The Sunday Mail
RISING artiste Collen “Codza” Chimuka is on a mission to revitalise local gospel music and believes his style will give excitement to the popular genre.
There was a time when gospel music hogged the mainstream music market and received rave views on the local market and in the region.
At the turn of the millennium, the likes of Baba na Mai Charamba, Fungisai Zvakavapano-Mashavave, Blessing Shumba, Elias Musakwa, Baba na Mai Patai, Shingisai Suluma, Ivy Kombo-Kasi dominated music charts.
But the tables have since turned.
While gospel music still has a decent following, most music enthusiasts now seem to follow secular music.
“It is always important to analyse the situation before coming up with a remedy. Gospel music no longer has its vintage grip on the market and it is our duty as present-day worship singers to make sure we reclaim the high rating of old,” said Chimuka in an interview with The Sunday Mail Society.
But the musician certainly has a mammoth task ahead of him?
A lot of gospel singers are delivering well-polished albums and live acts, yet their efforts are not receiving the attention and recognition they deserve.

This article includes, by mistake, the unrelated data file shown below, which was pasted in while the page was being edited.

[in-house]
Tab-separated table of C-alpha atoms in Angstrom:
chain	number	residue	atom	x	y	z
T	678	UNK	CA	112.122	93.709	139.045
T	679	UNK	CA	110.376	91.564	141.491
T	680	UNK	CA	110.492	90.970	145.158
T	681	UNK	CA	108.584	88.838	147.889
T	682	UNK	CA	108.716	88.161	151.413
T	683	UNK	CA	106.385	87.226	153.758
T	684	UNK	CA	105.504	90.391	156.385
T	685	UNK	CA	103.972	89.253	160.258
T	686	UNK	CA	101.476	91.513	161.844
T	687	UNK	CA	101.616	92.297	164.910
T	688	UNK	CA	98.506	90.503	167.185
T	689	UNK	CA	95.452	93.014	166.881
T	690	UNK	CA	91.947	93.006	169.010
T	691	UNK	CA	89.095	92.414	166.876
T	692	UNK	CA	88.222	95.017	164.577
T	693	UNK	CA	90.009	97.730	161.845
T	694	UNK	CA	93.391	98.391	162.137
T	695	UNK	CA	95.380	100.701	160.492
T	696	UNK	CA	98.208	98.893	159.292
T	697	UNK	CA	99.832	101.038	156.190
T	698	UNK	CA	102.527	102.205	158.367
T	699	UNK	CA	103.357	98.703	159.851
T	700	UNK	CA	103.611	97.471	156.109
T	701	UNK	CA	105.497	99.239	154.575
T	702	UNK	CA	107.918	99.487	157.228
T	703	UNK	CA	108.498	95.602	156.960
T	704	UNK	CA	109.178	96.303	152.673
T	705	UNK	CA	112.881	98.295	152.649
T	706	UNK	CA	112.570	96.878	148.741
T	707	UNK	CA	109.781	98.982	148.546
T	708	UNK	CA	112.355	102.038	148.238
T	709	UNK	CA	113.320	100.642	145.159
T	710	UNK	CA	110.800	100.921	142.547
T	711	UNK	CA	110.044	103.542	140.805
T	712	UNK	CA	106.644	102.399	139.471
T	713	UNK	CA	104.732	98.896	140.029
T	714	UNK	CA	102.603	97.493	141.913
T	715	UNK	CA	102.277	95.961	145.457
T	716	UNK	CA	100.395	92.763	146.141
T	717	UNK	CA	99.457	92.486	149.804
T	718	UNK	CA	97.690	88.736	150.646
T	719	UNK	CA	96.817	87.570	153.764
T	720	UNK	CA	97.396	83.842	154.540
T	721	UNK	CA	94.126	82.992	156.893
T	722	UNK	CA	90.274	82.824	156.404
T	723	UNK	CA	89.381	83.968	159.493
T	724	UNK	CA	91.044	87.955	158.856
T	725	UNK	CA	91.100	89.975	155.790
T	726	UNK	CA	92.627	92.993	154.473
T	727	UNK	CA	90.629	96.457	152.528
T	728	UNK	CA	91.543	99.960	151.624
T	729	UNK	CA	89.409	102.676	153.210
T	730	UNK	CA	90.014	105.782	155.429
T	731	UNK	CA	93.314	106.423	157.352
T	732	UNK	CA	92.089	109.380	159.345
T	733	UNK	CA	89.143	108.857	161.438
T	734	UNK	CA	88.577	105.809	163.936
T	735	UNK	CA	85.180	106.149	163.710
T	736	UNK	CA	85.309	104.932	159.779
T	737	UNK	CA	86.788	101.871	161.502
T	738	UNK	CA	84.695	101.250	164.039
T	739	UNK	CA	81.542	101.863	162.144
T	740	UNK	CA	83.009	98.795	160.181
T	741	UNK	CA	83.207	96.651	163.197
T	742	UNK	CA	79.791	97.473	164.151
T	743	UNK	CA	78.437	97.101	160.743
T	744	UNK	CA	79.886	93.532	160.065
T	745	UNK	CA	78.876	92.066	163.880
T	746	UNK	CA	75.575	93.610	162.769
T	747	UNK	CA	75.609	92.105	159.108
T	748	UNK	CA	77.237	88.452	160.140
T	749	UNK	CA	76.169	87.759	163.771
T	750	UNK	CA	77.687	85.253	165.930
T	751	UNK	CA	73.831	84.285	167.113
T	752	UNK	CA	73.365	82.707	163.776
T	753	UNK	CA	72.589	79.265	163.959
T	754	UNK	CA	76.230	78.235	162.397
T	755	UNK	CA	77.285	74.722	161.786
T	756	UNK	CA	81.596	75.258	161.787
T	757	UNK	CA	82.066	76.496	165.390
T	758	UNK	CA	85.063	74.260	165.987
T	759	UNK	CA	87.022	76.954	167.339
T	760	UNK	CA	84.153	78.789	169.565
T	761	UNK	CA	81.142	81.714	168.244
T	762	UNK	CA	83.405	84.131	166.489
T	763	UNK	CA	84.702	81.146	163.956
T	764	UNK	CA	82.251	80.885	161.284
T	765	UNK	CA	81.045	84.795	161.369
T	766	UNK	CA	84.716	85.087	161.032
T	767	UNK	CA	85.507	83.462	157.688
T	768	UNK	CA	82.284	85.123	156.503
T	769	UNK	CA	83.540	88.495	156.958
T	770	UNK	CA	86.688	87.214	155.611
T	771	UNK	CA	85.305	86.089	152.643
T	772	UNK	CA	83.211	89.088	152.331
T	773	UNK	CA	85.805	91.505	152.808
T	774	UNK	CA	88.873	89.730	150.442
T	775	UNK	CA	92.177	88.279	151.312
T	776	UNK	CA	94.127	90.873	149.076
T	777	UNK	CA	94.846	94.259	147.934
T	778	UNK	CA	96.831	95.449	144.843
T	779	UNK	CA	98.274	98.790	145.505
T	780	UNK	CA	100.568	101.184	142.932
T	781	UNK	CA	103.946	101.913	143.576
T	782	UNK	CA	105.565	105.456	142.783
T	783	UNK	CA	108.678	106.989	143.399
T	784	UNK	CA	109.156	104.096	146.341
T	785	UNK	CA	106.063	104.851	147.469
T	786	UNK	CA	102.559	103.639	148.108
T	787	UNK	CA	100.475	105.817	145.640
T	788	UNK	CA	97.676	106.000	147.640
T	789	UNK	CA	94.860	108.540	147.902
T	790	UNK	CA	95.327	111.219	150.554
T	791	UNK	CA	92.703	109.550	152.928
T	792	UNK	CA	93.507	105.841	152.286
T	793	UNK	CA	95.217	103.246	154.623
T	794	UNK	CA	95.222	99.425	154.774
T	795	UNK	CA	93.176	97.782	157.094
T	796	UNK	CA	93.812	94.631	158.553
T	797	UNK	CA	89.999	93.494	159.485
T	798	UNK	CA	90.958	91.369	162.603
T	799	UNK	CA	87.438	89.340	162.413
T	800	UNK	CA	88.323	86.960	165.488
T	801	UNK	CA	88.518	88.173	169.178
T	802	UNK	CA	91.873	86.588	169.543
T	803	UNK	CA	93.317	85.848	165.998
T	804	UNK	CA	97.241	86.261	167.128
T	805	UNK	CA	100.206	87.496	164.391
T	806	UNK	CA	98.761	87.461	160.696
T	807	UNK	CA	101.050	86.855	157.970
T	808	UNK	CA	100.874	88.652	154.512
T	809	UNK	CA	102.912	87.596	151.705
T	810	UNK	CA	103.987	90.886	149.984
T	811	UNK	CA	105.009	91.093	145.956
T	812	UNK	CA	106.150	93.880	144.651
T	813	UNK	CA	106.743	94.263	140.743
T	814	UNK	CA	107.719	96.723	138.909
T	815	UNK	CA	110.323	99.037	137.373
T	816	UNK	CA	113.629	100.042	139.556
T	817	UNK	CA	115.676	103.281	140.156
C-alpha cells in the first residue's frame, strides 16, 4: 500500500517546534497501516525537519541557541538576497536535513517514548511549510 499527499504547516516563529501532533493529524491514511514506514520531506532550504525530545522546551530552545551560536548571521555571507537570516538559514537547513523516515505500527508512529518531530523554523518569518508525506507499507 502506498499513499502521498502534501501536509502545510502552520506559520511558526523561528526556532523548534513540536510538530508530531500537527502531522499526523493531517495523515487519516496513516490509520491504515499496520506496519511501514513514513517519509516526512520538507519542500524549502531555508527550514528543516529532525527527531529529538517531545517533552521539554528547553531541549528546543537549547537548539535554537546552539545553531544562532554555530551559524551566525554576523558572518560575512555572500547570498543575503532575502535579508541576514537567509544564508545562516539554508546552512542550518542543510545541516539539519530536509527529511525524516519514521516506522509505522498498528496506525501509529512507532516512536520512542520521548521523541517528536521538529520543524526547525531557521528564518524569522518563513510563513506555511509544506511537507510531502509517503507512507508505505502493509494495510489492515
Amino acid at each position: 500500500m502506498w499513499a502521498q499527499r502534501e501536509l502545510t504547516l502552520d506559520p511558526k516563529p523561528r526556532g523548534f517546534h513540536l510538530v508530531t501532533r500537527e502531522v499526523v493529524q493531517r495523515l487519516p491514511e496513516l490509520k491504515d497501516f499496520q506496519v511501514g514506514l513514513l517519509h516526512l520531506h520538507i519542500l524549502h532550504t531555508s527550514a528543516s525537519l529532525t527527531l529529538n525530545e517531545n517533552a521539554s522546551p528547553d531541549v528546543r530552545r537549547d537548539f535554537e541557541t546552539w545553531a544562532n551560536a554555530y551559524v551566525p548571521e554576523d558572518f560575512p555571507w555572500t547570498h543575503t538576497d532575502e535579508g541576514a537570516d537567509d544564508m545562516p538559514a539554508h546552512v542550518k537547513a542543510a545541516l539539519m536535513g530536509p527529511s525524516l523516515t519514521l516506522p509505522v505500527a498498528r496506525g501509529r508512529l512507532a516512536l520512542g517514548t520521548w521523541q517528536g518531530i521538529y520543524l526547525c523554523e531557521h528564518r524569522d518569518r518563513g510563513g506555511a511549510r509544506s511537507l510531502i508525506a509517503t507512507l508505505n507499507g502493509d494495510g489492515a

“Monotony is the reason why our fans end up looking for alternatives.
“The challenge is most of us are scared to explore new avenues with regards to our sound. We all seem to be keen on following a particular template, which in turn annoys fans.
“I am coming up with a different type of gospel music, which I call traditional-gospel. The music incorporates instruments like mbira, hosho and marimba that are traditionally regarded as secular instruments,” he added.
The musician is set to drop three new singles “Hapana Hapana” (remix), “Tiyambutsei” and “Pafunge” in the coming week.
The projects were recorded by Laiton Ngolomi, Blessing Masanga and Tonderai Diro and feature seasoned songbird Bethany Pasinawako.
“Covid-19 has complicated things for us. I would have loved to release an album but the situation is not permitting. The singles are meant to introduce our new style as well as bridge the gap between now and the time we finally release a full album,” explained Chimuka.
The musician has four studio albums — “Kurukura Nemusiki”, “Zheve Yake Inonzwa”, “Ndokupai Moyo Wangu” and “Anopindura” — under his belt.
Chimuka specialises in relating day-to-day life issues to scriptures.
He, however, does not use Bible verses as lyrics.